• @MayCaesar Politics is fundamentally about the management of resources, which would include things like time and even ideas besides just tangible things like matter and energy. In this sense, politics effects us every day. In the case of local, state, and federal politics, the effects on the individual are somewhat diminished, but even small changes can have huge consequences. For example, I am very anti-Trump, but my family is mostly pro-Trump and will make it known at every opportunity. With this and other politics comes a plethora of ideas, some of them are even dangerous. There are people who will for example, go out of their way to make a point. There was a man in my neighborhood who thought it would be a good idea to burn a large pile of old tires on his lawn to make a statement about global warming being a hoax. Needless to say, he was arrested.

    I would certainly agree if you were to say that the buildup to the horror is much scarier than the actual event. The calm is always worse than the storm, and nothing wrong is the worst kind of horror.

    I can not stand to live in a peaceful world, I demand chaos. I am the type who actively pursues adversity, and it will likely be the death of me. Politics I suppose is a type of drug, although I disagree with your analysis of why. Tranquility is miserable, and adversity breeds strength. It is not so much that worrying about politics will make me happy as it is that deliberately solving problems and taking an active roll in the manipulation of my environment is a necessary part of a comfortable existence. Making everything a problem is about a lot more than just worrying about things that are not a problem, it is about justifying the actions we are already predisposed to do anyways.

    If nothing is a catastrophe, then everything is wrong.
    At some point in the distant past, the universe went through a phase of cosmic inflation, Stars formed, planets coalesced, and on at least one of them life took root and developed into the human race, who conquered fire, built societies and developed technology .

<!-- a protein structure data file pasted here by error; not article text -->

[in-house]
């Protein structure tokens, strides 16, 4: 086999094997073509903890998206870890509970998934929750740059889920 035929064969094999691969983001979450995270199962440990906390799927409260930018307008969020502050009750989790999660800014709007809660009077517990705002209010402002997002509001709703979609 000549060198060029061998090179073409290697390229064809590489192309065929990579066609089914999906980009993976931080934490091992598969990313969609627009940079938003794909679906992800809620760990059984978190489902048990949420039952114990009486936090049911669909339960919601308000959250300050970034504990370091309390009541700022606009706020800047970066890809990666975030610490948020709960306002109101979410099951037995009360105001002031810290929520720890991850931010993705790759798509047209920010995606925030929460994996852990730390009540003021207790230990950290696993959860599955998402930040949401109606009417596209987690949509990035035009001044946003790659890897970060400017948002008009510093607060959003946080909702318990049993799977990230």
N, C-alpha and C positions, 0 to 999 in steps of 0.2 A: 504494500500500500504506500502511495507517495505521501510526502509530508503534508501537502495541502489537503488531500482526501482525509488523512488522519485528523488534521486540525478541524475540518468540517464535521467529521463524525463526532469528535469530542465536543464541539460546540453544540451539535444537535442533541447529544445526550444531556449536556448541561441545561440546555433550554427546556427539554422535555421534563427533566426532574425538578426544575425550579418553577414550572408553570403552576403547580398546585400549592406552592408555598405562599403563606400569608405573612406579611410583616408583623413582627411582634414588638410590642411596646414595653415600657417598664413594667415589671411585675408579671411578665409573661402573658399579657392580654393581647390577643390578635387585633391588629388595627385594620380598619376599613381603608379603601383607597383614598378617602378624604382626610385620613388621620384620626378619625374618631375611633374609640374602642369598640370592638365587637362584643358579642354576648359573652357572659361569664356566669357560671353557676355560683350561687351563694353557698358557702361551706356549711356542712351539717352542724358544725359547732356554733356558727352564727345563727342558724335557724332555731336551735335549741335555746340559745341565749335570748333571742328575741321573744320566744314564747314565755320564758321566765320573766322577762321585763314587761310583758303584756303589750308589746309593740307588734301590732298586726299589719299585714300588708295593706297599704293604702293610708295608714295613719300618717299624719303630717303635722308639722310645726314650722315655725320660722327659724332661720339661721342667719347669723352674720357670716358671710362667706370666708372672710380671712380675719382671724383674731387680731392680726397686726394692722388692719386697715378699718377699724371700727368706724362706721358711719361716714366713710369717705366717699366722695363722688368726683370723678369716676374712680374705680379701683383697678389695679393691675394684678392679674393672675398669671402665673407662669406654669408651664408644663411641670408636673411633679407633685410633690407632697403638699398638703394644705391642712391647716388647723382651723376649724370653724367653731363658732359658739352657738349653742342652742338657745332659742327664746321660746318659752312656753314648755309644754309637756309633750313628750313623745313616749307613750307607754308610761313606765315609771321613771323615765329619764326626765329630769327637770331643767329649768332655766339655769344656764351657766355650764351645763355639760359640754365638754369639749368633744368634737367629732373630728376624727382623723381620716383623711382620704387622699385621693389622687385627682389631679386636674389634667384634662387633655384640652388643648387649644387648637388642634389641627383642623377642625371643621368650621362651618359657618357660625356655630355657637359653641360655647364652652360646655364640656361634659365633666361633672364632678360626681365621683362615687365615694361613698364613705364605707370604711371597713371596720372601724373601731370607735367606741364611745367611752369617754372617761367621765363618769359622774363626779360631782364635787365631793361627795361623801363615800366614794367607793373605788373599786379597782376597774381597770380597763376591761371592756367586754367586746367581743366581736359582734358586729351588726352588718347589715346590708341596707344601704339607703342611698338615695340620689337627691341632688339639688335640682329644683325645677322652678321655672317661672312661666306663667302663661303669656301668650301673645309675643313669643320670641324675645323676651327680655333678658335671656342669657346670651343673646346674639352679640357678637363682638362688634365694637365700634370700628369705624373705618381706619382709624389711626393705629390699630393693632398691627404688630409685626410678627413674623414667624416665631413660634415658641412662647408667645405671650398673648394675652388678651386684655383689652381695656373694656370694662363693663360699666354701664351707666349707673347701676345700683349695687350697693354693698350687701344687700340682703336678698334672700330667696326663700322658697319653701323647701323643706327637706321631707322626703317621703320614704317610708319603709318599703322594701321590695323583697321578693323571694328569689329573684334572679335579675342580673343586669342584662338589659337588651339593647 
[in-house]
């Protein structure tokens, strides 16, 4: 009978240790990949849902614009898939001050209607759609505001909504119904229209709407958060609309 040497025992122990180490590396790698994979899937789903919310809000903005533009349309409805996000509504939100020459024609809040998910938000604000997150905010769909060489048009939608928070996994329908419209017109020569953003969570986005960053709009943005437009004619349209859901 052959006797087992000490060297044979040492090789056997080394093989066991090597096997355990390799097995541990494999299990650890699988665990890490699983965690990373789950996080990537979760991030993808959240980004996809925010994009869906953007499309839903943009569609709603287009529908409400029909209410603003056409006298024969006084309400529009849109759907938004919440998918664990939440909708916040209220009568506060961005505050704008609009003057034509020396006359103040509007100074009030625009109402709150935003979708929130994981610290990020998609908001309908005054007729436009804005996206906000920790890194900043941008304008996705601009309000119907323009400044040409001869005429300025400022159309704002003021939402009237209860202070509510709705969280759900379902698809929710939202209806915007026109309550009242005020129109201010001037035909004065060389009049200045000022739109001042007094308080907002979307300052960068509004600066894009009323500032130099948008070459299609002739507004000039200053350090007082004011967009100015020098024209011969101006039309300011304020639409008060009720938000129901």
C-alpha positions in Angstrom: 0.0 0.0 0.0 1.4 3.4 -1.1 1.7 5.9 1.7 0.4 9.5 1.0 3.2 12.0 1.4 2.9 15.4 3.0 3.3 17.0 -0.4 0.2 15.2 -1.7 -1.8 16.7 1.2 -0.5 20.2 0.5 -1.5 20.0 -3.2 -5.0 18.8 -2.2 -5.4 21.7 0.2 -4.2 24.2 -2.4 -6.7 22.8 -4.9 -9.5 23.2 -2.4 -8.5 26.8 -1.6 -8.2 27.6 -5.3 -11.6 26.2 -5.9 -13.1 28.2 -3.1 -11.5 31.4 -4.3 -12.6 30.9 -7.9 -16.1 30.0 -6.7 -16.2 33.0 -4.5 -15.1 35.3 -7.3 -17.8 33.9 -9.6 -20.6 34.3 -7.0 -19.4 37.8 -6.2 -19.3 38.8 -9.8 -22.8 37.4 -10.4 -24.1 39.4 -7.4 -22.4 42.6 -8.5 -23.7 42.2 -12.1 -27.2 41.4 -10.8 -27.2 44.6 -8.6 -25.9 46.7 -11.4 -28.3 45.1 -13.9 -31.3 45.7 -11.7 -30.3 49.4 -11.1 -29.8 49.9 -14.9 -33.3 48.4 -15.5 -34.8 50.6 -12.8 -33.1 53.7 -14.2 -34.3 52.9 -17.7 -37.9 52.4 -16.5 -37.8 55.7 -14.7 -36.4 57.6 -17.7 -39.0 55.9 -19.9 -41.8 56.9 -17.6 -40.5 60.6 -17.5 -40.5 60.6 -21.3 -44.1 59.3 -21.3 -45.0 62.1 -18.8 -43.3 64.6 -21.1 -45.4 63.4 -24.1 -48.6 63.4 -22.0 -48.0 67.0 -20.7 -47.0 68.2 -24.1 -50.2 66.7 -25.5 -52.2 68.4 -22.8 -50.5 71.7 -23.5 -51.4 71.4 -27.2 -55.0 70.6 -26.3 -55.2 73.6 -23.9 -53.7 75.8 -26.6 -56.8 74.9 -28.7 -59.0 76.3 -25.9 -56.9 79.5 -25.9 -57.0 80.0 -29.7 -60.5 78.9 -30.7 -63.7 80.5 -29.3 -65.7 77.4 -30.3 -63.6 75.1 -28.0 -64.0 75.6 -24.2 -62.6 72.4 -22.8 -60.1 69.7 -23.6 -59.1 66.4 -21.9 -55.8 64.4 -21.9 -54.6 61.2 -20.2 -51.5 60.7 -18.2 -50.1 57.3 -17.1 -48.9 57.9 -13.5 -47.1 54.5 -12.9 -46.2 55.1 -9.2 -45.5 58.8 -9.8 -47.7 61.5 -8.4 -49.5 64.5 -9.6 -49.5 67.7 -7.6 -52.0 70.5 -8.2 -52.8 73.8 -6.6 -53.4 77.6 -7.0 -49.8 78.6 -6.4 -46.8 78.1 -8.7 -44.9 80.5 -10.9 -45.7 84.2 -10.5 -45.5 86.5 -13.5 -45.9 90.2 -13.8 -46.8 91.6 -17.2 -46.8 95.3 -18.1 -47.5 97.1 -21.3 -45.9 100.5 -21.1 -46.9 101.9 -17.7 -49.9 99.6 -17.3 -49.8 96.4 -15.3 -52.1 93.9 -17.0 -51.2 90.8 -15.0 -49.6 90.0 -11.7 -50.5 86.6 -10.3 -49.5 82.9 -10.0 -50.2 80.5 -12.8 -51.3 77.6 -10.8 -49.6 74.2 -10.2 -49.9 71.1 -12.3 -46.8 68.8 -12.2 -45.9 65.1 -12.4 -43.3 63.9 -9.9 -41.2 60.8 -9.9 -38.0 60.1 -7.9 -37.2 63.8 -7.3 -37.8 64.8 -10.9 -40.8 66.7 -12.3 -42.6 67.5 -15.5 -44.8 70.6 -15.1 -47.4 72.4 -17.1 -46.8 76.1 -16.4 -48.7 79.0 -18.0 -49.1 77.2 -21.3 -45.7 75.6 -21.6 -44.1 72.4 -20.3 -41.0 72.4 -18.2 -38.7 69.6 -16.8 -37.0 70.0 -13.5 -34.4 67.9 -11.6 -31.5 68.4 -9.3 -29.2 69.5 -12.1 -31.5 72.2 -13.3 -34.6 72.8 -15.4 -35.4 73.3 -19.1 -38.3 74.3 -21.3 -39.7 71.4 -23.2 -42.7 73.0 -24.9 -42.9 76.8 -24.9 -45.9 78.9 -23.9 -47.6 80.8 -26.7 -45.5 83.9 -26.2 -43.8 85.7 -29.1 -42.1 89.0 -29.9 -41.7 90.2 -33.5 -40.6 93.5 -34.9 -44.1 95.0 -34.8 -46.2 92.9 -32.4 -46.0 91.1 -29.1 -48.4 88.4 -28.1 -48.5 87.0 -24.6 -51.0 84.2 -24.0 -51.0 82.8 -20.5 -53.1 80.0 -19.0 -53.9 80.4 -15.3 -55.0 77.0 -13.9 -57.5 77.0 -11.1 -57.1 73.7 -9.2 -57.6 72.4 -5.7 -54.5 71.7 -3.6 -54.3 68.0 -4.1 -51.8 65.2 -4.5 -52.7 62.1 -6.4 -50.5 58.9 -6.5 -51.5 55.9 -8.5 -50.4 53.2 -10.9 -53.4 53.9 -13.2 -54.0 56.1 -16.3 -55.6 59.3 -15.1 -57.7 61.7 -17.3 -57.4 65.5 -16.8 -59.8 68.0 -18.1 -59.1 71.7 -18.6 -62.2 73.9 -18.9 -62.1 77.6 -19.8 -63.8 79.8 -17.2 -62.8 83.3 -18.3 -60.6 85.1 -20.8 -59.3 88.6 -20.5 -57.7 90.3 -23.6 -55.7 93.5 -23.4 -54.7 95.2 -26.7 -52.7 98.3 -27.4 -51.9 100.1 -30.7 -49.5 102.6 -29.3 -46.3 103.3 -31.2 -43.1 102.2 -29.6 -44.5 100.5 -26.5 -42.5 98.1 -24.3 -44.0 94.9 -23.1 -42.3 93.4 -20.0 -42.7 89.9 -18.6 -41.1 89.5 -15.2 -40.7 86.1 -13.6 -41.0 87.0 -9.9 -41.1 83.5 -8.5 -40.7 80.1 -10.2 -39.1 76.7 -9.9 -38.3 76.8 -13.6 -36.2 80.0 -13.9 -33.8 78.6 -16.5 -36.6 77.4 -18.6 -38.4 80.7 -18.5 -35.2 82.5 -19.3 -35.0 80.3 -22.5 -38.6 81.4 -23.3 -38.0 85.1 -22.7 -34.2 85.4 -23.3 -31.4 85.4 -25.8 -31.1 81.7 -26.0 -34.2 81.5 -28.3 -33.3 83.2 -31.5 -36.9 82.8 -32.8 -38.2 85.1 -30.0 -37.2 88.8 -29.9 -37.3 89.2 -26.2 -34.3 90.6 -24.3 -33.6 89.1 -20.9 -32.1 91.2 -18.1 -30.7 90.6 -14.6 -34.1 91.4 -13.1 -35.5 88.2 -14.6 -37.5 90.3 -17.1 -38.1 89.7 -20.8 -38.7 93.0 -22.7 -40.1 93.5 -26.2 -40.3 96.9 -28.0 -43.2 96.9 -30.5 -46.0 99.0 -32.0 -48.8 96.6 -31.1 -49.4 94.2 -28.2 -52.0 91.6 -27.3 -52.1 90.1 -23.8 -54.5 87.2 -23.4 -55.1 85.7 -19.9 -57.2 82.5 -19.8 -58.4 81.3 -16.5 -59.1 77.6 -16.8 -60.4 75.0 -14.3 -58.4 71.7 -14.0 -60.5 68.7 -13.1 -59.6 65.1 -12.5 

All of that so we can argue about nothing.
  • MayCaesarMayCaesar 2803 Pts
    edited February 12
    @Happy_Killbot

    It is not the politics that affects people; it is the governmental actions. All the sensationalist fuss about those actions does nothing but obscure the actions themselves. And governmental actions, in turn, are not nearly as impactful as many people think. It is the overall economical and social environment that affect people the most, and those change very gradually and somewhat independent from the government. Trump's last few actions are going to affect your life much less than, say, Sergey Brin's last few actions. Governments are not what drives the world, and giving them too much attention is a waste of time.
    My policy is simple: if you live in a bad country, move, and if you live in a good country, then appreciate what you have and focus on more important parts of your life.

    If you need catastrophes to motivate you to do anything, then you are coming from a pretty miserable place. It is what a lot of people do, and it is one of the things that I want to combat in my own personal quest for changing the world. You are coming from the premise that, fundamentally, the world is somehow boring, and only something terribly wrong can spice things up.
    I disagree with this. I am motivated by something different: by the desire to explore this amazing world, to meet amazing people, to share my joy with others. It is a much better place to be coming from: you are happy no matter what, and you go out of your way to be even happier.

    I do not need dramas, catastrophes, etc. to have fun in life. I like chaos, but not negative kinds of chaos. People who are addicted to dramas have gotten some things wrong, in my opinion, and are using the source of motivation and happiness that will ultimately make them frustrated with life and tired of it.